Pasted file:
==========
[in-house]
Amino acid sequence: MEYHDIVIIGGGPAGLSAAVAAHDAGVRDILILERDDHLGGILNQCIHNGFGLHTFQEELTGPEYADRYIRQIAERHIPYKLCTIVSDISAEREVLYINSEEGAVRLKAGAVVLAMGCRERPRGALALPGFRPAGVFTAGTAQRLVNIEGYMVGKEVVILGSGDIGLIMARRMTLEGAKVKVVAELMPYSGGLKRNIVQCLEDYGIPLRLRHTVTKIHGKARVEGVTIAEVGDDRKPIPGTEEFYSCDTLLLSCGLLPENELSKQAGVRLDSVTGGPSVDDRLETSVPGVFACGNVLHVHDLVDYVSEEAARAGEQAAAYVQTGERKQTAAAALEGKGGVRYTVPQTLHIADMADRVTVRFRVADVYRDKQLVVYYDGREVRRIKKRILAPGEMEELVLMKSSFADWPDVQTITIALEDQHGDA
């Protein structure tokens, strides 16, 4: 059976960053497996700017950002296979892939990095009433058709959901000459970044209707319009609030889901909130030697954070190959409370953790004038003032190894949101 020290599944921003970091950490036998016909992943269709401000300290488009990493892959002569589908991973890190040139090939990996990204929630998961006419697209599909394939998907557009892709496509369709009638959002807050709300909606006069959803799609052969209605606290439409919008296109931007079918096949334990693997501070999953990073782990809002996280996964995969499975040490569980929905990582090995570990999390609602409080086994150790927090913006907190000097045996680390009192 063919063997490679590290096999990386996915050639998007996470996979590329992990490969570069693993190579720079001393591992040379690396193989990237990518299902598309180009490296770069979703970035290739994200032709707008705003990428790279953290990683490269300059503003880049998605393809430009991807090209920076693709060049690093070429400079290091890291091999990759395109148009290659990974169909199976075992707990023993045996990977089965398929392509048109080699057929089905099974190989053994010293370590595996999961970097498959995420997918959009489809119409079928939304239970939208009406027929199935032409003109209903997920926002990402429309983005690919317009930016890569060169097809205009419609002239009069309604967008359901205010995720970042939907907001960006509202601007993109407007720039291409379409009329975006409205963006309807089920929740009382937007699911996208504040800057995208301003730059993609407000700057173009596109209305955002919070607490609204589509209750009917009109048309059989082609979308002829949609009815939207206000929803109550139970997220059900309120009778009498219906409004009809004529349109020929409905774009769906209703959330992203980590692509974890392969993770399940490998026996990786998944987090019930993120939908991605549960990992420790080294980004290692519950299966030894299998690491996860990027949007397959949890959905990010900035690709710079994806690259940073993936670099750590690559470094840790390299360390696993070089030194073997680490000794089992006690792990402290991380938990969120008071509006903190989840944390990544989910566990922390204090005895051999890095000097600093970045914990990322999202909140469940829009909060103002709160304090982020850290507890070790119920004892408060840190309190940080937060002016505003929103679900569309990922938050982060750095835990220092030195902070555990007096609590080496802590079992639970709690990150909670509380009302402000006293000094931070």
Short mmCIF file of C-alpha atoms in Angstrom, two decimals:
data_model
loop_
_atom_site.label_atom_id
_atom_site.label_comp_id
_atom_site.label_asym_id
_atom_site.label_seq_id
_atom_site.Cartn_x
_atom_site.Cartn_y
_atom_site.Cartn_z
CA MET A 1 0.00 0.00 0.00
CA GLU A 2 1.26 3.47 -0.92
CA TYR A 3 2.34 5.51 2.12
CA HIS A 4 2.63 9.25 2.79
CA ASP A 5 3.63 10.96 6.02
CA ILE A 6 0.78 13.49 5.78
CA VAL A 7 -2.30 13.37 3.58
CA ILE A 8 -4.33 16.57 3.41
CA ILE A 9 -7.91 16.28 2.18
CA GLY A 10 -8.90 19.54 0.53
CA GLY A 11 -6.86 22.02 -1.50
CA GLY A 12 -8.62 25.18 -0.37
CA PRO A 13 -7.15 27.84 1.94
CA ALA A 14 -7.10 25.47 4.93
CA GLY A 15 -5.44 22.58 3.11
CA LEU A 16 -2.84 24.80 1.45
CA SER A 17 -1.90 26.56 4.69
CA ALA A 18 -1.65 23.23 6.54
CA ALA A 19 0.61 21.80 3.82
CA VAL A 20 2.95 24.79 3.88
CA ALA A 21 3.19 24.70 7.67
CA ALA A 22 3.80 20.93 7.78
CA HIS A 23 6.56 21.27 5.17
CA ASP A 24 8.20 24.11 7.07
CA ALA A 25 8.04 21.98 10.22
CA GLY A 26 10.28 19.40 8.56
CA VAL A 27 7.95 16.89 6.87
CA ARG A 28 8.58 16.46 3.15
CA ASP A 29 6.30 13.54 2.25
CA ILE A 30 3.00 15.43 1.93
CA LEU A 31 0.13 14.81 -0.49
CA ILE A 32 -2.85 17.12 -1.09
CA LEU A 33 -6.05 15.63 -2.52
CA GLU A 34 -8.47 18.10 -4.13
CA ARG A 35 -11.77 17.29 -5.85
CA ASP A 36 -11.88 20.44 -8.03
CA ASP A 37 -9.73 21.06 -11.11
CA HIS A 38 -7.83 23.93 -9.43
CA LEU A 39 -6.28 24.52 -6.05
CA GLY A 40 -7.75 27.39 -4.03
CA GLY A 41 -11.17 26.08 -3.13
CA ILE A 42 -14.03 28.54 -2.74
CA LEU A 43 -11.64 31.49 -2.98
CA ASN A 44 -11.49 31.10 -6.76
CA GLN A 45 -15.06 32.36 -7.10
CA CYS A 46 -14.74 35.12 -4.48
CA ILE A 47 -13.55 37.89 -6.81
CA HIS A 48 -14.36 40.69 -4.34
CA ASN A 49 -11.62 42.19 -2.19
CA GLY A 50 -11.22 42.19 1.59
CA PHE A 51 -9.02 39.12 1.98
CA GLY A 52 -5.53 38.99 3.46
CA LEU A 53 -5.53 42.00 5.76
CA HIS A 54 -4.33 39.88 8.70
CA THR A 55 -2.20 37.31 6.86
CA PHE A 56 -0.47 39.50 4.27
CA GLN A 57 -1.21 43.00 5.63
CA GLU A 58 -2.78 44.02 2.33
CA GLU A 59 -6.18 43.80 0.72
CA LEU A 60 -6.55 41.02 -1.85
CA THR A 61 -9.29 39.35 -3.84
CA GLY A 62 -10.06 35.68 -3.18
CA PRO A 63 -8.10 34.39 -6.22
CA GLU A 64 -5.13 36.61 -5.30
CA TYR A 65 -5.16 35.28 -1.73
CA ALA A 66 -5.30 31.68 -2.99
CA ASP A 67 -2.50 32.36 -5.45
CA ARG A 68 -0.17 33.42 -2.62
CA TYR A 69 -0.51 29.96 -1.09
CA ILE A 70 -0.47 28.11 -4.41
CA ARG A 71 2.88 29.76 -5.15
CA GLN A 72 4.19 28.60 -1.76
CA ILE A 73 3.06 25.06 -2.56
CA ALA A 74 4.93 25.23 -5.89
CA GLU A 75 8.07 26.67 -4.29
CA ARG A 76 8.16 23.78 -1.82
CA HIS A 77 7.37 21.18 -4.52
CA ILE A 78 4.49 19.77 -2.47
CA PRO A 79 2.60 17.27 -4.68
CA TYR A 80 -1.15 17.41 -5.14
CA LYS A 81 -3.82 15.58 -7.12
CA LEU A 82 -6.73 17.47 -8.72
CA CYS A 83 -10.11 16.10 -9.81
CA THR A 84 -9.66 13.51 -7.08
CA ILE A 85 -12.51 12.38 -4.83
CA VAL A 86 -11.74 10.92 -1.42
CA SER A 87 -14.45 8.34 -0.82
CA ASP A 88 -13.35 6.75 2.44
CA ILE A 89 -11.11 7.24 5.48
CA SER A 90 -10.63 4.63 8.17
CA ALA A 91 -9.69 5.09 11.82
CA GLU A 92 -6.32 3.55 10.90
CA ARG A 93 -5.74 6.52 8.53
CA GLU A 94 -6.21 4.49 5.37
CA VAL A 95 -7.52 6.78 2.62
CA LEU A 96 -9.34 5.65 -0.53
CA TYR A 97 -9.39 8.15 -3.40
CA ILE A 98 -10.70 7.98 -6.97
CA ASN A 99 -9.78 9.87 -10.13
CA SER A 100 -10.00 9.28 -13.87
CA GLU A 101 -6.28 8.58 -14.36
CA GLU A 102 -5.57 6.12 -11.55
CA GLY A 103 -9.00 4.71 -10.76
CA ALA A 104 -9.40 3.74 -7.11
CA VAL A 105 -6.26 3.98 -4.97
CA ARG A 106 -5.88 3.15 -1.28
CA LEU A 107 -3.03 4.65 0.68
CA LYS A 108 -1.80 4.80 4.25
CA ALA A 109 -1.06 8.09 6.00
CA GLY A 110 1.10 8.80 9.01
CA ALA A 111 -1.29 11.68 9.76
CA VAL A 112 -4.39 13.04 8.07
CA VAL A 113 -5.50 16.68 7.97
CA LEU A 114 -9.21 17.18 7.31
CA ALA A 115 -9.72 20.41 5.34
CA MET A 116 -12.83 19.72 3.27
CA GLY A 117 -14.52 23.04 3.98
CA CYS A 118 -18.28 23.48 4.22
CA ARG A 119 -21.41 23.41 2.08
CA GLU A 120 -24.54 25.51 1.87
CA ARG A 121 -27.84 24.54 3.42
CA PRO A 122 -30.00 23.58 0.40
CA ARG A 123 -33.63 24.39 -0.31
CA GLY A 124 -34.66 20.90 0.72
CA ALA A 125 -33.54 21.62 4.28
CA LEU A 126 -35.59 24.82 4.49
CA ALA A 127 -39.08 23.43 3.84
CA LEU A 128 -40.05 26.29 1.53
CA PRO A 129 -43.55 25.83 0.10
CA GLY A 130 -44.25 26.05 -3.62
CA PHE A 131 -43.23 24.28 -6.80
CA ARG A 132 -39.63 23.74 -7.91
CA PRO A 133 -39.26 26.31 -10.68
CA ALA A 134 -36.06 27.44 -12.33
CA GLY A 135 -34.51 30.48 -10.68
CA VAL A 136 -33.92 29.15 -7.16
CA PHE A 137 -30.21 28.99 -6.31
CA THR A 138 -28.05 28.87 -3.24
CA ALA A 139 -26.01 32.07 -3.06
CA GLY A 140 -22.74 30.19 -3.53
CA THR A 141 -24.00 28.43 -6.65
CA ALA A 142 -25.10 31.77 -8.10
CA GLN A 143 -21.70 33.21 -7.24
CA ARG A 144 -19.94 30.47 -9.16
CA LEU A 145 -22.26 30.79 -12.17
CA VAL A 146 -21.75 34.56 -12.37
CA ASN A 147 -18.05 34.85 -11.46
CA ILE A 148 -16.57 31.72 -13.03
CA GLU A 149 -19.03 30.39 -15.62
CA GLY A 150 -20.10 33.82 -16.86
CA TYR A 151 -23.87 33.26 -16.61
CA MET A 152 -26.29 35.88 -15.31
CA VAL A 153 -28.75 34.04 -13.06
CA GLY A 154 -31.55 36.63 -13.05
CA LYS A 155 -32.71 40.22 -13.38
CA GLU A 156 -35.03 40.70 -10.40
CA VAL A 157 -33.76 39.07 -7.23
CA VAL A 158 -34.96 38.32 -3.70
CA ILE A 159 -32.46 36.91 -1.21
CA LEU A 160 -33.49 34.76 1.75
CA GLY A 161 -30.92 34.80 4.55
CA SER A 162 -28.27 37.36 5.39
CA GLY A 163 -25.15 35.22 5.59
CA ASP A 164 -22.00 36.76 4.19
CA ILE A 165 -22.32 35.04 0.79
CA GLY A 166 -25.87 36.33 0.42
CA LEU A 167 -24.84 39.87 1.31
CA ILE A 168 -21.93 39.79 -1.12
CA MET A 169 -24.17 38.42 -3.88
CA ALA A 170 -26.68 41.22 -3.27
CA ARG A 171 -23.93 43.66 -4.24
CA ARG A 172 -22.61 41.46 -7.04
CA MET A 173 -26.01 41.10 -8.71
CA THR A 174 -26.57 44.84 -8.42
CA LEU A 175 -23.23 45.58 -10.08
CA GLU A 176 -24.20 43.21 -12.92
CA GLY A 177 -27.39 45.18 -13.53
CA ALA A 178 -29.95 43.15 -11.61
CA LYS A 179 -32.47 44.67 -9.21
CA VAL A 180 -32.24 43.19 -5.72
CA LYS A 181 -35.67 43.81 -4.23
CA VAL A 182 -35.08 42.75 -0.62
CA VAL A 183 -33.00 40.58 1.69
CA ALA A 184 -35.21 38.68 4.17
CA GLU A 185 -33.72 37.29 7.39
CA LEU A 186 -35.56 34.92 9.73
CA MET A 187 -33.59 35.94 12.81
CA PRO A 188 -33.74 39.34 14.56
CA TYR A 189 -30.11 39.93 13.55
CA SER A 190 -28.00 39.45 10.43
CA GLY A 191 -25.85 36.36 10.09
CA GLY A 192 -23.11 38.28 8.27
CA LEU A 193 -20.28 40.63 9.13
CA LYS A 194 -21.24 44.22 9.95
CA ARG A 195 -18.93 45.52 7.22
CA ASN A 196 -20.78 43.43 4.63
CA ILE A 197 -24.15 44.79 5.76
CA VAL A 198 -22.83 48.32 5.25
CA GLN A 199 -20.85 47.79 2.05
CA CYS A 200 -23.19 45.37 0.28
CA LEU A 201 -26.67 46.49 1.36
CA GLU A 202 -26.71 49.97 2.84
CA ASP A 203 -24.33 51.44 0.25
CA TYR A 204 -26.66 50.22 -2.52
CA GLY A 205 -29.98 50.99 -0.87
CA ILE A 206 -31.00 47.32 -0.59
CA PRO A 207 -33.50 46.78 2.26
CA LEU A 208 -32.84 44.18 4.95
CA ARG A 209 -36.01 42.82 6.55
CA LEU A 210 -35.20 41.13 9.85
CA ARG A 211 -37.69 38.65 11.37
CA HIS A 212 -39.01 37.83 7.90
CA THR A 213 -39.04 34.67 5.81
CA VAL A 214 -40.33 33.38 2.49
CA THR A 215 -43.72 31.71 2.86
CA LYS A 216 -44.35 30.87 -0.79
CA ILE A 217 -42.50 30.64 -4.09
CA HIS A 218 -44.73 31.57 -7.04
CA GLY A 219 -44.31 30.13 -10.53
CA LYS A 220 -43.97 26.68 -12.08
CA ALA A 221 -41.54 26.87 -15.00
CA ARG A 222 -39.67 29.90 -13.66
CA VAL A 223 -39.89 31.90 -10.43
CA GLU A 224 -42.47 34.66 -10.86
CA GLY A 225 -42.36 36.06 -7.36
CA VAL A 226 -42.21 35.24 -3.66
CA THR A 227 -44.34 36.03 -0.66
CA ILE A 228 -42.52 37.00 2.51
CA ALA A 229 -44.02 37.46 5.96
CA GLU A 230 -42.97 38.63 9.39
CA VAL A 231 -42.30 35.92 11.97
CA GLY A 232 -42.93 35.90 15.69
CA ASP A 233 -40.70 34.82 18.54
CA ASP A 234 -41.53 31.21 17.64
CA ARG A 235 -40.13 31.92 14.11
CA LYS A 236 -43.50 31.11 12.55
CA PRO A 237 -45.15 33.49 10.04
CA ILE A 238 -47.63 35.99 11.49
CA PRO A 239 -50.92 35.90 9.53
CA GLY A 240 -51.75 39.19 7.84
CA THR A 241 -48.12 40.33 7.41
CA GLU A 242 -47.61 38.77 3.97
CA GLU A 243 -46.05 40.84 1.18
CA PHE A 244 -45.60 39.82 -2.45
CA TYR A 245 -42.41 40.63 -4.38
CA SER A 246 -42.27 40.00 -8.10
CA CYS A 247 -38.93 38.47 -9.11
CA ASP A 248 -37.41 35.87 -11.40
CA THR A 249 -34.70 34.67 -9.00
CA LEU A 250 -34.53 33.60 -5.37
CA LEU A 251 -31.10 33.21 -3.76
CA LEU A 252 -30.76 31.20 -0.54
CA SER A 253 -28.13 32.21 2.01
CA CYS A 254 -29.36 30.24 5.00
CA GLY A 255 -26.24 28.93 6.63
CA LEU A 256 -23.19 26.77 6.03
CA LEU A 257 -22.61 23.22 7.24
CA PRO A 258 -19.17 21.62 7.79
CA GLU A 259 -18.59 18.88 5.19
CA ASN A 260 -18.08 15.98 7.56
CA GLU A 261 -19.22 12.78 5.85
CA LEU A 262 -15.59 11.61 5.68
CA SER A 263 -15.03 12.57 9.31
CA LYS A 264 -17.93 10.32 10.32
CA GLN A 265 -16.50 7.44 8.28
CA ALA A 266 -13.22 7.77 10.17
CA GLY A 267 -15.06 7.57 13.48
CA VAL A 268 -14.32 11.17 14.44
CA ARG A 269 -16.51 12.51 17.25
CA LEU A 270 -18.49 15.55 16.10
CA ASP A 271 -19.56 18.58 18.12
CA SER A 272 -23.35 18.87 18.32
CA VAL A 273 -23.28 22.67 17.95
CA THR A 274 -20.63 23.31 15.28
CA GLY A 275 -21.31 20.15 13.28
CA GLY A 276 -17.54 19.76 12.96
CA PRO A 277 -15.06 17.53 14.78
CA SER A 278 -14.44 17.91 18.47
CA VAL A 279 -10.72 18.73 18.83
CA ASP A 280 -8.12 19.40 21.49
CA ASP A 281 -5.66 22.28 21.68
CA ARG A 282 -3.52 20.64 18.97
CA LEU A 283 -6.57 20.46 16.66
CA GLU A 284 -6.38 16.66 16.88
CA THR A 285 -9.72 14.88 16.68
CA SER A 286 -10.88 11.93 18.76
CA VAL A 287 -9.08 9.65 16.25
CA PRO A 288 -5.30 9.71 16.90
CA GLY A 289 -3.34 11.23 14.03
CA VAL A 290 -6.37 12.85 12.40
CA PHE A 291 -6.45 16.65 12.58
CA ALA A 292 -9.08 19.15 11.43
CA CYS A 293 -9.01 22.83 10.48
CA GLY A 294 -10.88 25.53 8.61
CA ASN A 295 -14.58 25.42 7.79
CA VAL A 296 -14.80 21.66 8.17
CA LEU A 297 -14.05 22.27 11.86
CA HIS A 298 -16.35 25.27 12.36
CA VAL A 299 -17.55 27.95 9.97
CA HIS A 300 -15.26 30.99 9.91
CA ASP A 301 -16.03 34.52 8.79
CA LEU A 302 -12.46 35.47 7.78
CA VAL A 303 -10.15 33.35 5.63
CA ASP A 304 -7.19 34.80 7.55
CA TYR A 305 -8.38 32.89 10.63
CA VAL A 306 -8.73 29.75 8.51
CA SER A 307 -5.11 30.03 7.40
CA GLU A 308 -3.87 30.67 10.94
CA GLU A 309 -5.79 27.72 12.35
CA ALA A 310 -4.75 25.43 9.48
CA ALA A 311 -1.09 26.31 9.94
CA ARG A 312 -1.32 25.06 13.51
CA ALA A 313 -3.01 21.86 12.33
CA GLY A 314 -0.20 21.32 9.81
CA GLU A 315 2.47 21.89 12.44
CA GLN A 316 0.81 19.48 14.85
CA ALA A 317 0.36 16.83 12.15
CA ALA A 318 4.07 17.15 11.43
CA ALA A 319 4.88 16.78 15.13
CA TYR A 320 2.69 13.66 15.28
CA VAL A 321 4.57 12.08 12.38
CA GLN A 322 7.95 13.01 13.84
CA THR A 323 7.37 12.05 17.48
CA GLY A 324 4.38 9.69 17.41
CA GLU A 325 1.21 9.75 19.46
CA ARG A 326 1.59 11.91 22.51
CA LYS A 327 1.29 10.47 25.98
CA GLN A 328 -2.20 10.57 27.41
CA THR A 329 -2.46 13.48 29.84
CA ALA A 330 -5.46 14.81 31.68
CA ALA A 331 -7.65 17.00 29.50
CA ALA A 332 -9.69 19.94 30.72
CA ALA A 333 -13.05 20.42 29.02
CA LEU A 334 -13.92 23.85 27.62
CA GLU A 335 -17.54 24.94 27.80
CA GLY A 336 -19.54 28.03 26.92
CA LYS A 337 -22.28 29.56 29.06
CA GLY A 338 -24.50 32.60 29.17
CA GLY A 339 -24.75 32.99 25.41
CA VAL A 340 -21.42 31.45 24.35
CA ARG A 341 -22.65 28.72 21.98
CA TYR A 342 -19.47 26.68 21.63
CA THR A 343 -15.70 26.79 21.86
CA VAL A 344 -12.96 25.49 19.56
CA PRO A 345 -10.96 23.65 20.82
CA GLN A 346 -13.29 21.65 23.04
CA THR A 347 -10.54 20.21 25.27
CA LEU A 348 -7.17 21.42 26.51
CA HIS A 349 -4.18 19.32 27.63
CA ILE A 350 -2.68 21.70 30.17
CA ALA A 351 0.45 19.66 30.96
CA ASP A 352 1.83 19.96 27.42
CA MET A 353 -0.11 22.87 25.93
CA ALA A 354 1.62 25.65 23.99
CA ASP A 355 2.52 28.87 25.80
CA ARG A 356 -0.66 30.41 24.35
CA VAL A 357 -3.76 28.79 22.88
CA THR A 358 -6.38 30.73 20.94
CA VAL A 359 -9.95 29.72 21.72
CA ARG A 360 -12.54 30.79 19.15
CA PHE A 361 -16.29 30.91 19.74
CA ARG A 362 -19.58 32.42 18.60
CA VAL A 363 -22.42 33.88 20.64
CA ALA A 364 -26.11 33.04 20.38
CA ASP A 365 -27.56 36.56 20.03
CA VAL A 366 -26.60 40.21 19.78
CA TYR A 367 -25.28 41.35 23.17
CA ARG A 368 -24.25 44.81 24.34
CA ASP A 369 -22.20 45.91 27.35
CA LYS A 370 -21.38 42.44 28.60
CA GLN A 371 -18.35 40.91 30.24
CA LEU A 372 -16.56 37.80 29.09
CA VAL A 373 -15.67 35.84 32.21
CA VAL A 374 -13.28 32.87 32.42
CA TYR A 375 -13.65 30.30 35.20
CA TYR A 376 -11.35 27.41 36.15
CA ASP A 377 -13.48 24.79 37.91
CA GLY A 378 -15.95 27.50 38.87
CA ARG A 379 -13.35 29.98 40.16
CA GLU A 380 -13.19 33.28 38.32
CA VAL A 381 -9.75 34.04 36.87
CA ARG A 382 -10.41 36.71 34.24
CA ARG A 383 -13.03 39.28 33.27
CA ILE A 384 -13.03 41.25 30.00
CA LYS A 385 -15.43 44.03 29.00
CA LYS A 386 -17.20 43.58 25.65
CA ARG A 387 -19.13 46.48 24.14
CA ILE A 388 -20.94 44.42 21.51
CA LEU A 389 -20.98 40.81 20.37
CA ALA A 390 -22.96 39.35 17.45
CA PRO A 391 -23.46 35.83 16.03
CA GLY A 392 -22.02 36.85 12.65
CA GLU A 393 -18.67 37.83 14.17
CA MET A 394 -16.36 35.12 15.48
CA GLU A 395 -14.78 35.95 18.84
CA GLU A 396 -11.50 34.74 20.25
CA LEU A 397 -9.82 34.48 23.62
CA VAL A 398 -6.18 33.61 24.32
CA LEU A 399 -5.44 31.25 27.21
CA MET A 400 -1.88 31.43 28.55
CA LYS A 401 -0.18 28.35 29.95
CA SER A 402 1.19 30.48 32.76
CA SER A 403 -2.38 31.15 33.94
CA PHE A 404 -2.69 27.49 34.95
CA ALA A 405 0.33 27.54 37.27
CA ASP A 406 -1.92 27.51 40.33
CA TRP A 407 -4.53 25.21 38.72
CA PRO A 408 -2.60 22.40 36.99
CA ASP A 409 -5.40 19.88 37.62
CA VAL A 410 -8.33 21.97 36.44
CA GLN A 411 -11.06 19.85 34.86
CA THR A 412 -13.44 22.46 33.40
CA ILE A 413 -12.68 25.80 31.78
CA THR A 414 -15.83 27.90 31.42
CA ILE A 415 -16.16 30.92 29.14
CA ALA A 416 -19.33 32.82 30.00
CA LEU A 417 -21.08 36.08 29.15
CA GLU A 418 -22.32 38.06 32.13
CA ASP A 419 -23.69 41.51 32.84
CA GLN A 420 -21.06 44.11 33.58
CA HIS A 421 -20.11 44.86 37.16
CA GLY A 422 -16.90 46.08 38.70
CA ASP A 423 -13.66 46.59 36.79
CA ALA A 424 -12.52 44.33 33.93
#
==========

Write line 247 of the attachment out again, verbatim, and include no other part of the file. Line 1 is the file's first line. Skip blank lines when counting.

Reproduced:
CA ASP A 234 -41.53 31.21 17.64